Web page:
HCRP project 2009
Caustic on spheroid
Pictures of Caustics on ellipsoid
Office: SciCtr 434

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The exponential map on a spheroid x2/4+y2+z2=1. The primary caustic (the first root of the Jacobi field f starting at the initial point) is drawn in yellow, the secondary caustic (the second root of f(g(t)) orange, the ternary red. One clearly sees the 4 cusps as the still unproven Jacobi's last geometric statement claims. 100 geodesics of the 6000 computed geodesics have been drawn. The picture was computed by solving the geodesic equations g''k = -Gijk g'i g'j (where G is the connection using Einstein notation) in conjunction with the Gauss-Jacobi equation f'= - K(g(t)) f (where K is the curvature of the surface ) numerically with Mathematica. Since special needs are required (identifications of the map, assuring that we stay on the energy surface, checking whether the Jacobi field f reaches zero), the differential equations were "hand" integrated using Runge-Kutta and not using built-in DSolve routines. 6000 geodesics g(t) were computed on the ellipsoid and drawn in the spherical coordinate plane with (theta,phi) coordinates.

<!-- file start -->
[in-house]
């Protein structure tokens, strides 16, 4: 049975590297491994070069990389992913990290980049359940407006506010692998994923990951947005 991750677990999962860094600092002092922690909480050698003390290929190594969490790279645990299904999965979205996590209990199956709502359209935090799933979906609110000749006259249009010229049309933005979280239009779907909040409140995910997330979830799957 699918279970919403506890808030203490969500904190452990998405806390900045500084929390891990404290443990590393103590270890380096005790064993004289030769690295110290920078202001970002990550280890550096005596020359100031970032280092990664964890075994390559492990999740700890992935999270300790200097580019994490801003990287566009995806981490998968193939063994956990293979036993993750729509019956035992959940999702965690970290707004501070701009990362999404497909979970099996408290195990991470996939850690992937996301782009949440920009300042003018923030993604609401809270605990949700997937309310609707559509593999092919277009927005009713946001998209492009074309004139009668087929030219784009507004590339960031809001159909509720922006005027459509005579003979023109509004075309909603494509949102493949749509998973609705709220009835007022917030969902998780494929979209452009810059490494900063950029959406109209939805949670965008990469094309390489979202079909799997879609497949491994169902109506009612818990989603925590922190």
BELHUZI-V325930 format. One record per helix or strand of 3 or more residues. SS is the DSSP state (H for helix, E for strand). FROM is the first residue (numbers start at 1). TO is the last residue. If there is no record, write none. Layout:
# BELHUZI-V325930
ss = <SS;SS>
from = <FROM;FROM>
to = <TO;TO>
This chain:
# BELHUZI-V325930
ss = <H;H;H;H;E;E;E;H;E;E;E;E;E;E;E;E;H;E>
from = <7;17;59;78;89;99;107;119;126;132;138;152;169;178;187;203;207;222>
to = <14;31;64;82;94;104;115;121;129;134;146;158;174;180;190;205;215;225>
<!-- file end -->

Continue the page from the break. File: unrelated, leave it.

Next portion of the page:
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The same picture but with the four primary caustics computed with 8000 geodesics. Only the caustics are shown. It is natural to ask whether the caustic C, the union of all primary caustics, the set of points C={ exp_p(v) | det D exp_p(v) = 0 } has a closure with interior or whether it is a Cantor set. Sturm-Liouville theory could help to answer the question. The Jacobi field operators L = d/dt^2 + V(t) = d/dt^2 + K(g(t)) are almost periodic Schroedinger operator because the geodesic flow on the ellipsoid is integrable. We need to know about the structure of roots L u = 0, but analytic expressions for the roots is already difficult if the potential V(t) is known in closed form.

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The non-rotationally symmetric ellipsoid x2/1.12 + y2/1.062 + z2 = 1 has caustics close to the antipode in the sphere case. We see again the primary, secondary and ternary caustic. 4000 geodesics were computed, 50 of them shown.

Questions and comments to knill@math.harvard.edu
Oliver Knill | Department of Mathematics | Harvard University